So they are not “socialists” or even “Chavistas” at all. They are bloody criminals, thieves, Capitalists. And very rich, while the people are suffering the consequences of the massive pilferage. And it’s not just Maduro or Cabello or Aristobulo. Every minister, most public employees, most people in PDVSA or Corpoelec, etc, all crooks. Enchufados. Millions of people really are corrupt by now. It’s a contagious disease. Otherwise they would not be able to survive with such “minimum salaries” 12$. Even with 10 x that you can’t buy breakfast.

    “Socialists”, “Chavistas” Castro-comunistas”?? Lies.. All they are are poorly educated, ambitious capitalistic Thieves with no moral values whatsoever.

    • Capitalist – one who invests capital (money) in productive assets and inputs of production such as raw materials and personnel, hoping to sell the goods or services produced and obtain a profit and return on capital..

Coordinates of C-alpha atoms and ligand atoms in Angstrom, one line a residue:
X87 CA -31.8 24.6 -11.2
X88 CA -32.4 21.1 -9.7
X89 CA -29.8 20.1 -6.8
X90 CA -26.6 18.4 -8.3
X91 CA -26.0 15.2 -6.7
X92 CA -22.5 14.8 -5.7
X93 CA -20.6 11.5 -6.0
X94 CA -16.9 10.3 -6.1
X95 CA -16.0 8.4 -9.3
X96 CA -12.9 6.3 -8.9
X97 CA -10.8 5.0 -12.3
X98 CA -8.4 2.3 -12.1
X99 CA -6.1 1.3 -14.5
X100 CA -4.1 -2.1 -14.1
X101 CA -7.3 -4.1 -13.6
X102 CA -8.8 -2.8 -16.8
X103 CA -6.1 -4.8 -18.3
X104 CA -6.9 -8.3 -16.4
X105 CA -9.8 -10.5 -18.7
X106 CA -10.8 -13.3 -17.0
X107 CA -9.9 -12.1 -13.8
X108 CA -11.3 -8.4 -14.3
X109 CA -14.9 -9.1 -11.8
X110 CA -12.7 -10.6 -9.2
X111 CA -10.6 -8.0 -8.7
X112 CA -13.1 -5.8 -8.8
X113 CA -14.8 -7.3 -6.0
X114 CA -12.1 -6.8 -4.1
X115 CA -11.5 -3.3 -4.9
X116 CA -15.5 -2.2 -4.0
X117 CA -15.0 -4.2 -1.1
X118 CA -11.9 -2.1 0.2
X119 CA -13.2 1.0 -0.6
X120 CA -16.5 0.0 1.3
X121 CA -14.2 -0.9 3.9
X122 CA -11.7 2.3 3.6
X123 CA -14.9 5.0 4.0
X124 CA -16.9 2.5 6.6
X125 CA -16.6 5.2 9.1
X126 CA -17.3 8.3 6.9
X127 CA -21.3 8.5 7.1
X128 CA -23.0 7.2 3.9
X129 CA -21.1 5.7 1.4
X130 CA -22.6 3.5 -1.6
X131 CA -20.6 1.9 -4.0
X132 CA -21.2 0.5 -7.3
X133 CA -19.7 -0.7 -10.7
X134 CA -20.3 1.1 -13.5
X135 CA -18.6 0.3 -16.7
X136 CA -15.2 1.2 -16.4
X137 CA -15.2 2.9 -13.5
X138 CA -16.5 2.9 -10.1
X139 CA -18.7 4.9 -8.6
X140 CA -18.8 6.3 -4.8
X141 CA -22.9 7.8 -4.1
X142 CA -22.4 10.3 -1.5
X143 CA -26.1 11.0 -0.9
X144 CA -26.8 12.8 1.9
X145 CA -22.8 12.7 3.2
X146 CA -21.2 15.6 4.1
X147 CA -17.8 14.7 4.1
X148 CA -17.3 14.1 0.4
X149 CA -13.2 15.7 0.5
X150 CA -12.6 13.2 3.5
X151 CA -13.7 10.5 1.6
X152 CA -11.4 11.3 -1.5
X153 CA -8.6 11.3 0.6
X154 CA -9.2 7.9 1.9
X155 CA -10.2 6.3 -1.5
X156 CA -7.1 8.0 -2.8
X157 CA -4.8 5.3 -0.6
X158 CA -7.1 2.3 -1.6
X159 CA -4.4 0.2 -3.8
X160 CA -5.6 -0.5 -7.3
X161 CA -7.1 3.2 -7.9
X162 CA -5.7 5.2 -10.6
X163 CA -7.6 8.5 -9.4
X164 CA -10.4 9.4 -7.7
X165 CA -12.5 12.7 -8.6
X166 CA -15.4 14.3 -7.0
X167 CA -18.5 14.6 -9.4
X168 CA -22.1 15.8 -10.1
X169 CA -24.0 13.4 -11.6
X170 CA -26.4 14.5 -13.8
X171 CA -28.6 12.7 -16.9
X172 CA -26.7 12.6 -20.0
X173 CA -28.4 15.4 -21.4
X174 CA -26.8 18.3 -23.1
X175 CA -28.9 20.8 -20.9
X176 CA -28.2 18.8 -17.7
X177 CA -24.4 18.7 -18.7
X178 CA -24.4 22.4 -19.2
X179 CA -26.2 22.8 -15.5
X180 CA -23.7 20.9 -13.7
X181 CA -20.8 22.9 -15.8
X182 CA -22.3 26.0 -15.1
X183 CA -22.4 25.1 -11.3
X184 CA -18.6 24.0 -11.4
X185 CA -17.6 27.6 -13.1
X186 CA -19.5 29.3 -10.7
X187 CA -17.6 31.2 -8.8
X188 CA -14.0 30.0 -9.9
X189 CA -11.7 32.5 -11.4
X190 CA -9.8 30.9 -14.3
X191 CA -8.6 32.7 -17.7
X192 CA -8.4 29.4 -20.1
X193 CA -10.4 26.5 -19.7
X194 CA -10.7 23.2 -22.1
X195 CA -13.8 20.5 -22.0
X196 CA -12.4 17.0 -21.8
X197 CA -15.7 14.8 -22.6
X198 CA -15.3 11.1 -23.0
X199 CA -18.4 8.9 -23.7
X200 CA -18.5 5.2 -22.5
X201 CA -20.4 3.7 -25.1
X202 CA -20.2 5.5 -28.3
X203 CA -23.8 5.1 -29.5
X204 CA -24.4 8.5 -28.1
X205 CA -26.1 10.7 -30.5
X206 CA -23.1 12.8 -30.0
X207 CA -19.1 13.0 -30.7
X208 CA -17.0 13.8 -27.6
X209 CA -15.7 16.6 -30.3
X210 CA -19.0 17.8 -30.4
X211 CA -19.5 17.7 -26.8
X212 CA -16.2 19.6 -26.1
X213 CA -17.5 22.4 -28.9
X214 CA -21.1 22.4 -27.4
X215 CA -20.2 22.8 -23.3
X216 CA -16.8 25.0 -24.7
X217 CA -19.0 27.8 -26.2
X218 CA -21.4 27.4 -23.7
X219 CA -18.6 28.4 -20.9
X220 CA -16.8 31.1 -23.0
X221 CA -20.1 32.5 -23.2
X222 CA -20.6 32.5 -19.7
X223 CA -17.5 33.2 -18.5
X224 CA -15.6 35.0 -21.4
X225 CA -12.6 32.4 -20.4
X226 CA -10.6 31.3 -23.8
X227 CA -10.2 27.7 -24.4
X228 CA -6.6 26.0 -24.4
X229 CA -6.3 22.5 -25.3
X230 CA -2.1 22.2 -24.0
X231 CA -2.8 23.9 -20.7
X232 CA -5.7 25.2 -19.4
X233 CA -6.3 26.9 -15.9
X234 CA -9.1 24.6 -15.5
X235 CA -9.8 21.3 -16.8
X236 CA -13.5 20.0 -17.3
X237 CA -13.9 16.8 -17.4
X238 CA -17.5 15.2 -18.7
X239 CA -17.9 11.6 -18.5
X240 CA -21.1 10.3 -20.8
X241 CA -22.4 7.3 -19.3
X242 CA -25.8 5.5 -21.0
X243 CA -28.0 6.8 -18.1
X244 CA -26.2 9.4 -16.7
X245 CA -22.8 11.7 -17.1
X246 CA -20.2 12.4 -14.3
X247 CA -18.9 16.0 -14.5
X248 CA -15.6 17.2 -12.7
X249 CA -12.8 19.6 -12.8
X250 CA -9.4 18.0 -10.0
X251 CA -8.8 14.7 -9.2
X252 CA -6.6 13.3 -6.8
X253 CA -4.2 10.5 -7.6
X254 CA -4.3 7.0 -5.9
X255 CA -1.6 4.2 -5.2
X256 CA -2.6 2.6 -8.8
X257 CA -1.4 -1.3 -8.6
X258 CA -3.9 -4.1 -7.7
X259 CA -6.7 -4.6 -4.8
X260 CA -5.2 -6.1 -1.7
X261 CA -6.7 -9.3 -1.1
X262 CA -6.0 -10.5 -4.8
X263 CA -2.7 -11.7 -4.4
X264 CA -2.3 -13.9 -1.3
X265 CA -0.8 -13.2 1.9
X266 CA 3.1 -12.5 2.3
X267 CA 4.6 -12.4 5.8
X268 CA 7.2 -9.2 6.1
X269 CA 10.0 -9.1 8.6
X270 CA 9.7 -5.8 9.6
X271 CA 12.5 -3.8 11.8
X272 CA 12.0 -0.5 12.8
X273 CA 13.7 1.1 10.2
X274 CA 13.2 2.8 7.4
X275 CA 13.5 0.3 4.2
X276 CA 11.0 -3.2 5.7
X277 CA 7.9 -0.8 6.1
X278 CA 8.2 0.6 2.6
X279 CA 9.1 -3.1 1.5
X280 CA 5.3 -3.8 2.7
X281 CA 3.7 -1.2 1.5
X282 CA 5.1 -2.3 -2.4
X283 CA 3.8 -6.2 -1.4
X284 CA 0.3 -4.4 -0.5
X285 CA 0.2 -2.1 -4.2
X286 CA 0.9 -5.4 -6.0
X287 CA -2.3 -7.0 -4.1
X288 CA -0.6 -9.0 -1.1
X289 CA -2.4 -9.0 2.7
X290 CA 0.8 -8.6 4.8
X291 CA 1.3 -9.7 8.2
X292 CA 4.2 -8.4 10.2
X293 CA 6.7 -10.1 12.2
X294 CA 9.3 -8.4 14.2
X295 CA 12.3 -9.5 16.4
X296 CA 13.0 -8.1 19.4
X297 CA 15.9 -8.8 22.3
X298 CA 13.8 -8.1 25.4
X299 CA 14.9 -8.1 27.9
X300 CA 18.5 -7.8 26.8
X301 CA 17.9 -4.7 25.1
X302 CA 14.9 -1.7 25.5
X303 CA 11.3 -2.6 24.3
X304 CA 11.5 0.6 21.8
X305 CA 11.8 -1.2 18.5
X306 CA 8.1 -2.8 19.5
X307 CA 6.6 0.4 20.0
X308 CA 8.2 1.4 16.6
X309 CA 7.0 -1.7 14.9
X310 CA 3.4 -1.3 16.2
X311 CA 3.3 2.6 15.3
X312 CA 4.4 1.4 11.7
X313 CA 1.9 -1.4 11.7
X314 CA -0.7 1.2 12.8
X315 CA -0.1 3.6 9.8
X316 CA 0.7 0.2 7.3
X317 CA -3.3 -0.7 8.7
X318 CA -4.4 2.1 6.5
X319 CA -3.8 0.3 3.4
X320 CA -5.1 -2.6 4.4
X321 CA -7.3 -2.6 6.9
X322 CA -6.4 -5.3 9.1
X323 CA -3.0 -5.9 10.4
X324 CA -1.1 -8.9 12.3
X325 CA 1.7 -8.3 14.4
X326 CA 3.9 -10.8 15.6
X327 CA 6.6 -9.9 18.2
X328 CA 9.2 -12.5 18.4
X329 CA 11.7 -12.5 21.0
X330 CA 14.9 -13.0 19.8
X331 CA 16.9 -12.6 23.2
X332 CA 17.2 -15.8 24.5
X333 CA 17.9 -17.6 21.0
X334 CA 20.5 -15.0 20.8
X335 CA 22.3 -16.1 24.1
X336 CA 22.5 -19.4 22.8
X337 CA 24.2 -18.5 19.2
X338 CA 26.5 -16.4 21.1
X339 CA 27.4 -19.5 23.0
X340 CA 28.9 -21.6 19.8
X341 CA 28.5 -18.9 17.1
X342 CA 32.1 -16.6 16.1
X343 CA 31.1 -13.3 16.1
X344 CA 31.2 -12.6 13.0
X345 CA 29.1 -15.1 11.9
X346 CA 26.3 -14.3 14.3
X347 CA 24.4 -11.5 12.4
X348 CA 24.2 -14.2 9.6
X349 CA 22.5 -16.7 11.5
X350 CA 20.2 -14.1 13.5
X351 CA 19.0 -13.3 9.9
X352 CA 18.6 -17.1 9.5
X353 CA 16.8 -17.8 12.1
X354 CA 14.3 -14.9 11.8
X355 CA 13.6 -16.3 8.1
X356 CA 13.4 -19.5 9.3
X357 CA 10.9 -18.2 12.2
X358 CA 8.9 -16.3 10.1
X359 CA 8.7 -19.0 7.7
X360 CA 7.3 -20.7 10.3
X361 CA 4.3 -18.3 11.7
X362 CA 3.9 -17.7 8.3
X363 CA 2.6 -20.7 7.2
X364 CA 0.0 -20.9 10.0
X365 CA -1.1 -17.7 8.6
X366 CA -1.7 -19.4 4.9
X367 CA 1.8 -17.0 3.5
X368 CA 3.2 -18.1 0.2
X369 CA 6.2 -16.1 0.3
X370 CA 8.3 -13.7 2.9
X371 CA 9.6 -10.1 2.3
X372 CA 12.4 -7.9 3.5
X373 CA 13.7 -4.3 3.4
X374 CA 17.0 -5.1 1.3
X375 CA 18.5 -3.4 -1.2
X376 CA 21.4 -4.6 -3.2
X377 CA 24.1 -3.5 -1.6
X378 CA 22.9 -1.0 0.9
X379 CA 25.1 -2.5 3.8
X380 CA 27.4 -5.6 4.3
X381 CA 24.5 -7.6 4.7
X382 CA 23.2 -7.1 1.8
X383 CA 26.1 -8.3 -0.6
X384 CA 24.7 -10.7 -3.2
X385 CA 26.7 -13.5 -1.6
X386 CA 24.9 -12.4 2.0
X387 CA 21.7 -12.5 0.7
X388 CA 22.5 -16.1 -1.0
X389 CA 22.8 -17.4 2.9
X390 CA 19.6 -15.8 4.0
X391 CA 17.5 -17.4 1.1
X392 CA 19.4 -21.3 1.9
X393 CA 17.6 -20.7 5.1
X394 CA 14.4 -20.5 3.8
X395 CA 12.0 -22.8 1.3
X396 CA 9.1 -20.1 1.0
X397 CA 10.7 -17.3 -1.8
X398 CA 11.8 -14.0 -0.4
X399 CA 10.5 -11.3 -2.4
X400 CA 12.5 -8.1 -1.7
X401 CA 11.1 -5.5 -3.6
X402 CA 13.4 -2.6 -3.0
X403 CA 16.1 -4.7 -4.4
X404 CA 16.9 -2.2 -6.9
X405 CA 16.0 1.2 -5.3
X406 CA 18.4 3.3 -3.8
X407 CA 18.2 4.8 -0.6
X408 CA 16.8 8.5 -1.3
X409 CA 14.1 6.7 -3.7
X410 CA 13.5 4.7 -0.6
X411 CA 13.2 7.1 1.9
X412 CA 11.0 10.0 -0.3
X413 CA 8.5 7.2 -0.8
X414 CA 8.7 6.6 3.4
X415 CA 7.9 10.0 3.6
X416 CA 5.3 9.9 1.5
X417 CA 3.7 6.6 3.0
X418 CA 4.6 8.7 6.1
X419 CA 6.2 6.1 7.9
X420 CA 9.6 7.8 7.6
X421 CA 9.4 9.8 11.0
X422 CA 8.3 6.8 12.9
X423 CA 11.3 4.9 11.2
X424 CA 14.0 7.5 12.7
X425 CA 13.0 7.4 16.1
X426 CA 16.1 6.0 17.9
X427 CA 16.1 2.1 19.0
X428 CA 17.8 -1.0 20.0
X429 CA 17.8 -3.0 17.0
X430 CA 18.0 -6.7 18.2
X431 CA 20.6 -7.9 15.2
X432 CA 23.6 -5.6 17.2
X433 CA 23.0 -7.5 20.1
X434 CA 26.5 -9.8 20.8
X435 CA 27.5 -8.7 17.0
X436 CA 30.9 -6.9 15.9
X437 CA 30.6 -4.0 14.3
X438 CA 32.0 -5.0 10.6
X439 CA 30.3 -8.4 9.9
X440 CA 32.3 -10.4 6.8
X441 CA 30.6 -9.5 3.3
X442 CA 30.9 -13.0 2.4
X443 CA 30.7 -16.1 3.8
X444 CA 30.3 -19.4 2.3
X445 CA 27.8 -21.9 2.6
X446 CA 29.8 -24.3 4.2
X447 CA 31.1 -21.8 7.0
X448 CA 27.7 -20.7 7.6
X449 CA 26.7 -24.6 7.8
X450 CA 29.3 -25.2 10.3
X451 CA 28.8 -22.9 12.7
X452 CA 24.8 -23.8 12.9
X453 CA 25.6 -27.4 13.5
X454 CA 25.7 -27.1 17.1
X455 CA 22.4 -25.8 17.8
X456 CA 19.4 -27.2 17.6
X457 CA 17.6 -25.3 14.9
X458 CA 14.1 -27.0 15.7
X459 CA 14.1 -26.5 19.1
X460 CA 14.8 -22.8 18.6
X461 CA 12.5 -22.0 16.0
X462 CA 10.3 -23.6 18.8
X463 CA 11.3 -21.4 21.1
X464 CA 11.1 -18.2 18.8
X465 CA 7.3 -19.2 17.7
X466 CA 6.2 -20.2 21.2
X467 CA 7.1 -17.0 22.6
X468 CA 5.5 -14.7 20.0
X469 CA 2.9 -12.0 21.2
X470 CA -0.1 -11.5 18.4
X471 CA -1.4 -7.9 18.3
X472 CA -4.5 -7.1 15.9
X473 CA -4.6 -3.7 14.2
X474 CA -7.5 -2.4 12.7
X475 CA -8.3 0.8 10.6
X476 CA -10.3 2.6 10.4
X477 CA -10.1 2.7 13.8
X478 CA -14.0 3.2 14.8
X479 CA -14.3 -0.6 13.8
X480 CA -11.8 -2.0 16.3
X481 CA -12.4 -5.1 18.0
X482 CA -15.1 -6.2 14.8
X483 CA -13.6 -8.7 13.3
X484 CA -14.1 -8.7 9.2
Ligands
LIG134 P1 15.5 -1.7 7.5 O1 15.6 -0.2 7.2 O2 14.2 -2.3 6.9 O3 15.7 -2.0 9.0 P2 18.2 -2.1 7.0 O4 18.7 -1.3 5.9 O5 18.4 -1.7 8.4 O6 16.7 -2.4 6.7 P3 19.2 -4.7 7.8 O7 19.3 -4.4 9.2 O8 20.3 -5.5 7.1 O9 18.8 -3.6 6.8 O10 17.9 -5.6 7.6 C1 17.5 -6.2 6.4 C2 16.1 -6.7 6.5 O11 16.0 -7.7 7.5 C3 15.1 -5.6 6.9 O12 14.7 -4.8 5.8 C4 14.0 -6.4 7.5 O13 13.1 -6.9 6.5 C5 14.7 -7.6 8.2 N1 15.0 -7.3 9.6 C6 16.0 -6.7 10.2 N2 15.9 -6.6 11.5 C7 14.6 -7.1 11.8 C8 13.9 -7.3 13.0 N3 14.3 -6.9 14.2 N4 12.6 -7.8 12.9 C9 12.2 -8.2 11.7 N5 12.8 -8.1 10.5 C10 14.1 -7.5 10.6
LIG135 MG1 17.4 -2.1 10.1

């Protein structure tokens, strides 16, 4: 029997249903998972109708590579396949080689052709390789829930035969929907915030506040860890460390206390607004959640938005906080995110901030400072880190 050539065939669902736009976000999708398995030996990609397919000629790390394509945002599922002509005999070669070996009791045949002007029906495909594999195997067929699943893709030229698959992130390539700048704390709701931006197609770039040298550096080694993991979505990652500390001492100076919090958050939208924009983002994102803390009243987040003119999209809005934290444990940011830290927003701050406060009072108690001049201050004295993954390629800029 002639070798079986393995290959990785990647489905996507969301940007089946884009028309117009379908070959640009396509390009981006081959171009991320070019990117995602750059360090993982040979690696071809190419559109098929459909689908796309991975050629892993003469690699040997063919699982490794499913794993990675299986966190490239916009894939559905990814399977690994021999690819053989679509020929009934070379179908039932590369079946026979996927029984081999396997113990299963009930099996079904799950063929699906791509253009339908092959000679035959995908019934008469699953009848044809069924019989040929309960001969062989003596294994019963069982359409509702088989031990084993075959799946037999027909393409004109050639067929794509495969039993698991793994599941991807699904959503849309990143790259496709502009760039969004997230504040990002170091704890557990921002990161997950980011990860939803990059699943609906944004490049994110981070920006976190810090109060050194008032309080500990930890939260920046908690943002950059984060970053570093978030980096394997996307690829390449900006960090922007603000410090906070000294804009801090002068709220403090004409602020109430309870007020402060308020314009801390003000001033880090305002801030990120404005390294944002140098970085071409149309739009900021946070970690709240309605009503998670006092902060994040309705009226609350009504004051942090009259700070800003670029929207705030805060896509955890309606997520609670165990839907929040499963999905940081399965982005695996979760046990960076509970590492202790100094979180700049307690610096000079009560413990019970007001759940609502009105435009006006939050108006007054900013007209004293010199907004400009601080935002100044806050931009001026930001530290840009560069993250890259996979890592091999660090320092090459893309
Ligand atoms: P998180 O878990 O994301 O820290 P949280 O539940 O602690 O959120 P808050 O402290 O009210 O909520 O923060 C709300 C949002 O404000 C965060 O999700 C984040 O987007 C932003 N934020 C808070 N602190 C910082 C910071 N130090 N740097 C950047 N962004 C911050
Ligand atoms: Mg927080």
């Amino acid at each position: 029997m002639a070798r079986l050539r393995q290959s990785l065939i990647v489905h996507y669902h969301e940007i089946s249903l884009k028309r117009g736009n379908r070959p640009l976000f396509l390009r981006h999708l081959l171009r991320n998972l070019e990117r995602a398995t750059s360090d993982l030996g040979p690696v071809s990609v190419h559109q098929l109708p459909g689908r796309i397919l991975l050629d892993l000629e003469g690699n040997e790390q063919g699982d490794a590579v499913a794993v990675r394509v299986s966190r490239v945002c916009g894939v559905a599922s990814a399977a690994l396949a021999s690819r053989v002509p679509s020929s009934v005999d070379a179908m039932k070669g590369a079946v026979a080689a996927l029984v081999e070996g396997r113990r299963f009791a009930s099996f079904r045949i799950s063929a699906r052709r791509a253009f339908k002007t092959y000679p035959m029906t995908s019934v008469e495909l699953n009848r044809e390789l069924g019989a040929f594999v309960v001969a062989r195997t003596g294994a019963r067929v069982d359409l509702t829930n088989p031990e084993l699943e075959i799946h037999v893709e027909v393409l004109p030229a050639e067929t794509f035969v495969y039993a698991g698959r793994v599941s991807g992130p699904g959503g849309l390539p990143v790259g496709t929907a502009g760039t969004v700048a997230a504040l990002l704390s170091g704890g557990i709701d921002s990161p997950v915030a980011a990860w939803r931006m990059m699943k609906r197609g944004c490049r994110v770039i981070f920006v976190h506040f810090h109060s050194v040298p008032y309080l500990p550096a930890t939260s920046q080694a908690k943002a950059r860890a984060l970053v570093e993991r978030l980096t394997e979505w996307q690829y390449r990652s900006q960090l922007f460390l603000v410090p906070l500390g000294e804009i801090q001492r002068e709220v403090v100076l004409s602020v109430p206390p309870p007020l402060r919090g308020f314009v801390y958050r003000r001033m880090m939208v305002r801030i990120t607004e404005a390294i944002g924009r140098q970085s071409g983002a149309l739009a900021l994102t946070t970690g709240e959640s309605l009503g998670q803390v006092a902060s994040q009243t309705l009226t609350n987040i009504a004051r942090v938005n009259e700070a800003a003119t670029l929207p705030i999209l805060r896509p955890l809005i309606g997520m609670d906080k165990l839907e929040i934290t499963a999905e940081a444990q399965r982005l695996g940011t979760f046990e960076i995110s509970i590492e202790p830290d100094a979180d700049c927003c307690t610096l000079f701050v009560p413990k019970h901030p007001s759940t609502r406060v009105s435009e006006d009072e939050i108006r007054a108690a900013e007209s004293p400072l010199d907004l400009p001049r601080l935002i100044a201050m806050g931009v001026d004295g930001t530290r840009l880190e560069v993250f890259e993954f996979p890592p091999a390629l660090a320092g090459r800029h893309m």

Criminals – those who violate laws.
      Thieves – those who steal or embezzle other people’s money or property.

      Verga. If everyone had gotten that straight a long time ago, they wouldn’t have the mess they have today.

    • You are completely correct about the nature of the regime, with the significant exception of calling them “Capitalists”. As Gringo pointed out, “Capitalists” do not “steal”. They invest and risk capital in order to earn a profit on their investment. The correct label for this regime is “Fascist”. Ironically, this is their most common verbal accusation used to describe their enemies. One of the hallmarks of their propaganda strategy has always been to accuse their enemies of the exact same crimes for which they are most guilty, using the most Orwellian “double speak” possible. We should be very careful not to fall into their linguistic traps, and not allow them the luxury of changing and perverting the meanings of words, at will.